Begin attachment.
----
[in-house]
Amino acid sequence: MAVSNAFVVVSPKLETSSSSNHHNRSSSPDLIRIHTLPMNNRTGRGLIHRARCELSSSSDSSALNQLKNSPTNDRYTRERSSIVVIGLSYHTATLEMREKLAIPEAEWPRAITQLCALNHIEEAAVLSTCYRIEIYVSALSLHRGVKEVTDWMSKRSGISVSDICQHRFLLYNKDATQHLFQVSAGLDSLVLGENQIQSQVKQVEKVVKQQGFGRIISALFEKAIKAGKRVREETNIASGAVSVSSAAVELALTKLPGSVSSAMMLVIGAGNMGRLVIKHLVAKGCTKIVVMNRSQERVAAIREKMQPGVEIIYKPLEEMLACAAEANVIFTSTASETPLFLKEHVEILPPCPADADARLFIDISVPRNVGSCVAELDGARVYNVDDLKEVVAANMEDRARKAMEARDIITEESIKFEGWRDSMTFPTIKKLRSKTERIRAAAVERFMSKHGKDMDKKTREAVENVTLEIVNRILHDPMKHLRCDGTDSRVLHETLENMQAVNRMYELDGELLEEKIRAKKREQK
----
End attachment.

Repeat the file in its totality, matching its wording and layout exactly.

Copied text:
[in-house]
Amino acid sequence: MAVSNAFVVVSPKLETSSSSNHHNRSSSPDLIRIHTLPMNNRTGRGLIHRARCELSSSSDSSALNQLKNSPTNDRYTRERSSIVVIGLSYHTATLEMREKLAIPEAEWPRAITQLCALNHIEEAAVLSTCYRIEIYVSALSLHRGVKEVTDWMSKRSGISVSDICQHRFLLYNKDATQHLFQVSAGLDSLVLGENQIQSQVKQVEKVVKQQGFGRIISALFEKAIKAGKRVREETNIASGAVSVSSAAVELALTKLPGSVSSAMMLVIGAGNMGRLVIKHLVAKGCTKIVVMNRSQERVAAIREKMQPGVEIIYKPLEEMLACAAEANVIFTSTASETPLFLKEHVEILPPCPADADARLFIDISVPRNVGSCVAELDGARVYNVDDLKEVVAANMEDRARKAMEARDIITEESIKFEGWRDSMTFPTIKKLRSKTERIRAAAVERFMSKHGKDMDKKTREAVENVTLEIVNRILHDPMKHLRCDGTDSRVLHETLENMQAVNRMYELDGELLEEKIRAKKREQK